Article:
[llvm-dev] Propagation of debug information for variable into basic blocks.

Adrian Prantl via llvm-dev llvm-dev at lists.llvm.org
Wed Sep 21 13:59:09 PDT 2016

> On Sep 21, 2016, at 10:29 AM, Keith Walker <Keith.Walker at arm.com> wrote:
> Adrian,
> I am currently investigating issues where variables that one would expect to be available in a debugger are not in code that is compiled at optimisations other than –O0
> The main problem appears to be with the LiveDebugValues::join() method because it does not allow variables to be propagated into blocks unless all predecessor blocks have an Outgoing Location for that variable.
> As a simple example in the C code:
> int func2( int);
> void func(int a) {
>         int b = func2(10);
>         for(int i = 1; i < a; i++) {
>                 func2(i+b);
>         }
> }
> One would reasonable expect when stopped within the body of the for loop that you could access the variable b in a debugger (especially as it is actually referenced in the loop).

Side note:
In optimized code I would expect the loop to be rewritten into something like
  int func2( int);
  void func(int a) {
        int b = func2(10);
        for(int i = b+1; i < a; i++)
so I would expect the primary reason for b being unavailable in the loop body to be that b is effectively dead and there is no reason to keep it in a register. But that's not what happens in your example.

> Unfortunately this is often not the case.   I believe that this is due to the requirement stated in the descriptive comment of LiveDebugValues::join() which states:
>   “if the same source variable in all the predecessors of @MBB reside in the same location.”
> In our simple example we end up with a series of blocks like
>   BB#0   Initial-block         Predecessor:                                     Successor: BB#2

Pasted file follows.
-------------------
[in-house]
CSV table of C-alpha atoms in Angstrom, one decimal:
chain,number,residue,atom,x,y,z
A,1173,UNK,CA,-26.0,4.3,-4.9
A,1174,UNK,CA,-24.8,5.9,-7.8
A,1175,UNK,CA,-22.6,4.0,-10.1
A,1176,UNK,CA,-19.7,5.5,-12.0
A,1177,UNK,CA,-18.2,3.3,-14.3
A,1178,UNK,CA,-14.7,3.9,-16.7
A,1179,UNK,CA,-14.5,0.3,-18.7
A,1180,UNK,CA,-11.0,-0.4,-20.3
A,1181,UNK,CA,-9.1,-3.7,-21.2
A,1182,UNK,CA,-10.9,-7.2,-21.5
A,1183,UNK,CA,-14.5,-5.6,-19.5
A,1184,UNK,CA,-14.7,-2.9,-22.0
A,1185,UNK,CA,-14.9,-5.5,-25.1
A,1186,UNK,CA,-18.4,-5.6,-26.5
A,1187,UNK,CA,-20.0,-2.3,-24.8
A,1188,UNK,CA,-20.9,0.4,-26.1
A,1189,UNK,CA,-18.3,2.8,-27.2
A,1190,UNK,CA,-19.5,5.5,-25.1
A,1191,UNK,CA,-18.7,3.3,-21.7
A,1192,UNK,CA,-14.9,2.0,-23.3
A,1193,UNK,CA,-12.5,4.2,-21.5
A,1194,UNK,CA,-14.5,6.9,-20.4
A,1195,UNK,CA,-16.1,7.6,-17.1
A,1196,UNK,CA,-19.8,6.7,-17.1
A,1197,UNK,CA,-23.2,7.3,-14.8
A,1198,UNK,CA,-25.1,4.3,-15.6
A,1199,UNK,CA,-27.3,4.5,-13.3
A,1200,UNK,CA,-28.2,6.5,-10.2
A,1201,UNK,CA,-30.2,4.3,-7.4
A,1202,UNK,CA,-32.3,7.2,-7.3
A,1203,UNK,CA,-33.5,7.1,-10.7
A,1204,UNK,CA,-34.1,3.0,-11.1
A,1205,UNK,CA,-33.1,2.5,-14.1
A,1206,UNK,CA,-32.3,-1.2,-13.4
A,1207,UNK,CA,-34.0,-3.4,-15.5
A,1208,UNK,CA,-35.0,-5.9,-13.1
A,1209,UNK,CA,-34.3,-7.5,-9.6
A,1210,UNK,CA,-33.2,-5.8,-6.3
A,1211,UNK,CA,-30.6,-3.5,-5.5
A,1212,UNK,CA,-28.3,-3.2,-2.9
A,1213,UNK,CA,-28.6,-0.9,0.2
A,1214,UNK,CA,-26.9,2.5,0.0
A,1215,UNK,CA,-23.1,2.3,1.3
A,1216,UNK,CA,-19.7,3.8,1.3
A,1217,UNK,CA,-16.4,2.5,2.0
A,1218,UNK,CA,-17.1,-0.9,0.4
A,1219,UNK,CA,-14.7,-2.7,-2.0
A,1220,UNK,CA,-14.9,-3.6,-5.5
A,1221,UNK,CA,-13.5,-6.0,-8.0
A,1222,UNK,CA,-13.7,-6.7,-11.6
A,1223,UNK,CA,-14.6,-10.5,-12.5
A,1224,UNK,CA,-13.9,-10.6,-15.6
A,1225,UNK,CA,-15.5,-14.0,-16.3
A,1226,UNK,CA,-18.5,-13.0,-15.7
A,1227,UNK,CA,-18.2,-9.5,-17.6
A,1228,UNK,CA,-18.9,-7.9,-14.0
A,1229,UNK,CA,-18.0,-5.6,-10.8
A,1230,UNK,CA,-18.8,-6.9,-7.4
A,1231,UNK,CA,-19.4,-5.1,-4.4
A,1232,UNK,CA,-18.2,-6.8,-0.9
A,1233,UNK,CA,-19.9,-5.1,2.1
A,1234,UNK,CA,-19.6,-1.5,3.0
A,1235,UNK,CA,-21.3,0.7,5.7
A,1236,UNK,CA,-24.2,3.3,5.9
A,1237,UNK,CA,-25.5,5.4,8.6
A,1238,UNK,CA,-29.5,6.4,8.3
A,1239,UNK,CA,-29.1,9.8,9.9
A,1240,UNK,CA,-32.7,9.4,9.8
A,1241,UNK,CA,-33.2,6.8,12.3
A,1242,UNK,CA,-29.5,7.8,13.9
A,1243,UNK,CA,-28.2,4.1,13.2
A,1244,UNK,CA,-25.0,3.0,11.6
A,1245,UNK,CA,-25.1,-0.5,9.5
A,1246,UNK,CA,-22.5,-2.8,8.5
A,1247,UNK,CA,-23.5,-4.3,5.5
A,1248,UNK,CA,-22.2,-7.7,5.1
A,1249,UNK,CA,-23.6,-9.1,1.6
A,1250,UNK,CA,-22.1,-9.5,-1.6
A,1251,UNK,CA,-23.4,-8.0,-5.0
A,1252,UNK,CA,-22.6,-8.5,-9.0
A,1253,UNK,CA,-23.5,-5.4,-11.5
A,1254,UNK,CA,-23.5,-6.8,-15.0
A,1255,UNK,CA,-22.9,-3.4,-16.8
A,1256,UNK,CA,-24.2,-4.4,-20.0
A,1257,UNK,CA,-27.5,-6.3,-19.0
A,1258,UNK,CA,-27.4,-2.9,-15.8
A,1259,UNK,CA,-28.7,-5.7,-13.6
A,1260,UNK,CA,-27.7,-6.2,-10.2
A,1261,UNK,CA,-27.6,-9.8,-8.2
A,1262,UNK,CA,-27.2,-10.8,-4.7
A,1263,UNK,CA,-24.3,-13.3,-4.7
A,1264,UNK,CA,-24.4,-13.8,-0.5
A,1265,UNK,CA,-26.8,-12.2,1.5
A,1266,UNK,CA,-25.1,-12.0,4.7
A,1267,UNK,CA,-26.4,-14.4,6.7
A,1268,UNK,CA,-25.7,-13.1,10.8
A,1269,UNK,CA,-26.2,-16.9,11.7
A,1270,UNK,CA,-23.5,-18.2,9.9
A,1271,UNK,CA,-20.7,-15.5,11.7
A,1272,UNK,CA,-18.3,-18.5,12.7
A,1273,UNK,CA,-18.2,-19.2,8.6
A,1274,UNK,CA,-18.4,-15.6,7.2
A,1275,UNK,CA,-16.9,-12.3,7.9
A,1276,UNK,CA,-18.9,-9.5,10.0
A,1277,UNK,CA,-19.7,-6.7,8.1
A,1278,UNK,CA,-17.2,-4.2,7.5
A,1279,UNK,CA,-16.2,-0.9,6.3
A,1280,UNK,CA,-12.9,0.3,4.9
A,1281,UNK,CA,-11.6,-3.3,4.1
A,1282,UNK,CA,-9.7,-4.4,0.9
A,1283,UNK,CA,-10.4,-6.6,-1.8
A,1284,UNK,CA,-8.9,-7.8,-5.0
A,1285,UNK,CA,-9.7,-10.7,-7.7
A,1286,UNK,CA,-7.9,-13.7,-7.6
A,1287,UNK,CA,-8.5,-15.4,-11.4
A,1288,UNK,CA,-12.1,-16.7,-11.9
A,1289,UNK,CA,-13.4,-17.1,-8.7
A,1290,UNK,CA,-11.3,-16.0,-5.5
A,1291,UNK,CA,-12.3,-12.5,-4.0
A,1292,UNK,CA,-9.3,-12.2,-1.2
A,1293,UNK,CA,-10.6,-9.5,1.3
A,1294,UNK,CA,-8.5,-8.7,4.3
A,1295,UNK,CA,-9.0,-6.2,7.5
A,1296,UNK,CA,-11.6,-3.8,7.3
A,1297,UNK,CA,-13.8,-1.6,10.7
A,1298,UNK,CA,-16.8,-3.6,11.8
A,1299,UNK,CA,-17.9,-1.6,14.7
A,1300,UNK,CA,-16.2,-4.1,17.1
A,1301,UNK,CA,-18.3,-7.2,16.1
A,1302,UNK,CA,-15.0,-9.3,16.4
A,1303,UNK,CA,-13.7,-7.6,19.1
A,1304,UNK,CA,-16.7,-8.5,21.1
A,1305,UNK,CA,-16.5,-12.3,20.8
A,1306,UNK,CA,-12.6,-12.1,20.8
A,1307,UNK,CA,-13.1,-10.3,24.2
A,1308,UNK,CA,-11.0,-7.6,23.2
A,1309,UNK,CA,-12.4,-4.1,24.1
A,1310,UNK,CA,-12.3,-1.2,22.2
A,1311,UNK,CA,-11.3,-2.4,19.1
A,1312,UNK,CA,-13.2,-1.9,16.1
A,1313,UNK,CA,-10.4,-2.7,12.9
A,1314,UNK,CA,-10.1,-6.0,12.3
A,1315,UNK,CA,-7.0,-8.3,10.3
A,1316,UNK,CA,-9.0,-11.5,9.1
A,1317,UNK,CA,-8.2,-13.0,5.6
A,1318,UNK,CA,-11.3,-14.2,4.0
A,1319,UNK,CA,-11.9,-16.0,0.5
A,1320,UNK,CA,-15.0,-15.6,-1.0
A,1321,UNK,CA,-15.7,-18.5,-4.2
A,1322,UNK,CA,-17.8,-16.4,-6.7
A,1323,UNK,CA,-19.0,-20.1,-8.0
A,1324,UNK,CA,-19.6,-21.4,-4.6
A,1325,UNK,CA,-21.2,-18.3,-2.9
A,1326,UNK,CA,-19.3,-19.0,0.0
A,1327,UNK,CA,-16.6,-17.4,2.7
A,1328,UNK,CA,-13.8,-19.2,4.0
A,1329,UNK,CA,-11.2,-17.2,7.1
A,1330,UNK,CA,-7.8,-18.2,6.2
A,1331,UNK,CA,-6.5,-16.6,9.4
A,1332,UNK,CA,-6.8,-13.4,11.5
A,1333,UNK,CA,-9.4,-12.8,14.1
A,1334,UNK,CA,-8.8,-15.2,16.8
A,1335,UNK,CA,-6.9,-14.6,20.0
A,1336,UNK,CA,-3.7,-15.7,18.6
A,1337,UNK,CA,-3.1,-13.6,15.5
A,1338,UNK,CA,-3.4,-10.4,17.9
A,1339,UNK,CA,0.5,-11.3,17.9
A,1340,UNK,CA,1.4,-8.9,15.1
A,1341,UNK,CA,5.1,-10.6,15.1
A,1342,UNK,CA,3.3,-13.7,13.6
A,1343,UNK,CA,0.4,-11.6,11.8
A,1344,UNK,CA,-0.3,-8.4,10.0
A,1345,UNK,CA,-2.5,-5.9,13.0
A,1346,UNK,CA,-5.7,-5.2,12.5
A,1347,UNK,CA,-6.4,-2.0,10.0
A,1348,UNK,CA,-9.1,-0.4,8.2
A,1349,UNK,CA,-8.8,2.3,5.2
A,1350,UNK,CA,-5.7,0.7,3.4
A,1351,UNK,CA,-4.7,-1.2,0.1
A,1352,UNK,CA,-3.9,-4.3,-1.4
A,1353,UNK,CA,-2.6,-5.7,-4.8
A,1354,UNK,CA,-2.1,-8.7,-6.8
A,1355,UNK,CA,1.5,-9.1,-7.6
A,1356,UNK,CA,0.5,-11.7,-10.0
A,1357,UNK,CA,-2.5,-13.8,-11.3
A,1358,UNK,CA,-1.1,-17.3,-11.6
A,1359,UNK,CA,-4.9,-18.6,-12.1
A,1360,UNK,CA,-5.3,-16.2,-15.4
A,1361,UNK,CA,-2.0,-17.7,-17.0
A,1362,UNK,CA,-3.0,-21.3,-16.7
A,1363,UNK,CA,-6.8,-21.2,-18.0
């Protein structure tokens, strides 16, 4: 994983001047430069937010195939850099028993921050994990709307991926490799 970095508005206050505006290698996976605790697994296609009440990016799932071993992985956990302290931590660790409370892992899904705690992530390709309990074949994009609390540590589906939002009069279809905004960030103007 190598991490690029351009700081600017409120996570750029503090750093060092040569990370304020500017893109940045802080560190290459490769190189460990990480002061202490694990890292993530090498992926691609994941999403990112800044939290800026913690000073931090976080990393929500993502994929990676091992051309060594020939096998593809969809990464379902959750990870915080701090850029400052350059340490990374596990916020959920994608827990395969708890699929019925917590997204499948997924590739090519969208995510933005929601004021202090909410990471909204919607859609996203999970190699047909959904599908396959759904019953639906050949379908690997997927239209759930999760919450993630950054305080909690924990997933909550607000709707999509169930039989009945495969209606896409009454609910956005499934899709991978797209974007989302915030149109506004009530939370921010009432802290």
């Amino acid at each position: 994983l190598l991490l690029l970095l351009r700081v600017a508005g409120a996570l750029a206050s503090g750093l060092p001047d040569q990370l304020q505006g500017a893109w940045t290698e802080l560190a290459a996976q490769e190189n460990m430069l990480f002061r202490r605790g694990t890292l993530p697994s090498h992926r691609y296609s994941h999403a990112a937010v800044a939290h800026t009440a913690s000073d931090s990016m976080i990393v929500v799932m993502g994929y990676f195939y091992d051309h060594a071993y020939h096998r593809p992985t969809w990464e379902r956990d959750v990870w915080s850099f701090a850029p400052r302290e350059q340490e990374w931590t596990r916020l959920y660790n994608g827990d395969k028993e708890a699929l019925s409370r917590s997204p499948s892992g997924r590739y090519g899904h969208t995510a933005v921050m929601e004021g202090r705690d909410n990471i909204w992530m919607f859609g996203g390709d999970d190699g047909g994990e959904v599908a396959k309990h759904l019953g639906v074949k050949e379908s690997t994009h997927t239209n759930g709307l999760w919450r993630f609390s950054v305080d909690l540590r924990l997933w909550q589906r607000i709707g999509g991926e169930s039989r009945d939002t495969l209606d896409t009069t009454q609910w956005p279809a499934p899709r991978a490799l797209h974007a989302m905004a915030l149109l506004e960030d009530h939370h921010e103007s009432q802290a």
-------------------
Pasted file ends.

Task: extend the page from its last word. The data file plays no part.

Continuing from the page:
>   BB#1  for-body                Predecessor: BB#2                          Successor: BB#2
>   BB#2  for-condition       Predecessor: BB#0 BB#1               Successor: BB#1 BB#3
>   BB#3  after-for                Predecessor: BB#2                          Successor :
> Now b is initially defined to be an “Outgoing Location” to BB#0,  but it isn’t imported into BB#2 because it is not defined as an “Outgoing Location” for both predecessor blocks BB#0 and BB#1.
> So the outcome is that the variable b is not available in the debugging information while in BB#2 (or BB#1).
> Now changing the algorithm in LiveDebugValues::join() to include all Outgoing Locations from predecessor blocks appears to significantly improve the visibility of variables in such cases.    However I am worried that doing this possibly propagates the variables more than intended ... or maybe it is the right thing to do.
> So if you have any suggestions or alternative approaches to consider then please let me know.

Conceptually, the LiveDebugValues data flow analysis should be using three-valued logic arranged in a lattice

    ⊥ (uninitialized / don't know)
   / \
true false (is (not) available)

where join(x, ⊥) = x, otherwise it behaves like boolean &.

All debug variable values are initialized to the bottom element first. After processing BB#0 we have var[b, reg23] = true. When we join this with the unknown ⊥ from BB#1, we propagate var[b, reg23] into BB#1. Next time we join at BB#2 we will have consistent information in both predecessors and the algorithm converges. If, for example, BB#1 had conflicing information for b the next join at BB#2 would delete the information for b and the result would still be correct.
This is guaranteed to terminate because the information at the nodes can only move in one direction in the lattice and can change at most once.

I haven't thought this through entirely, but it looks like we could implement this by keeping track of which basic blocks we never visited before and special-casing previously unvisited basic blocks in join().

-- adrian

> Keith

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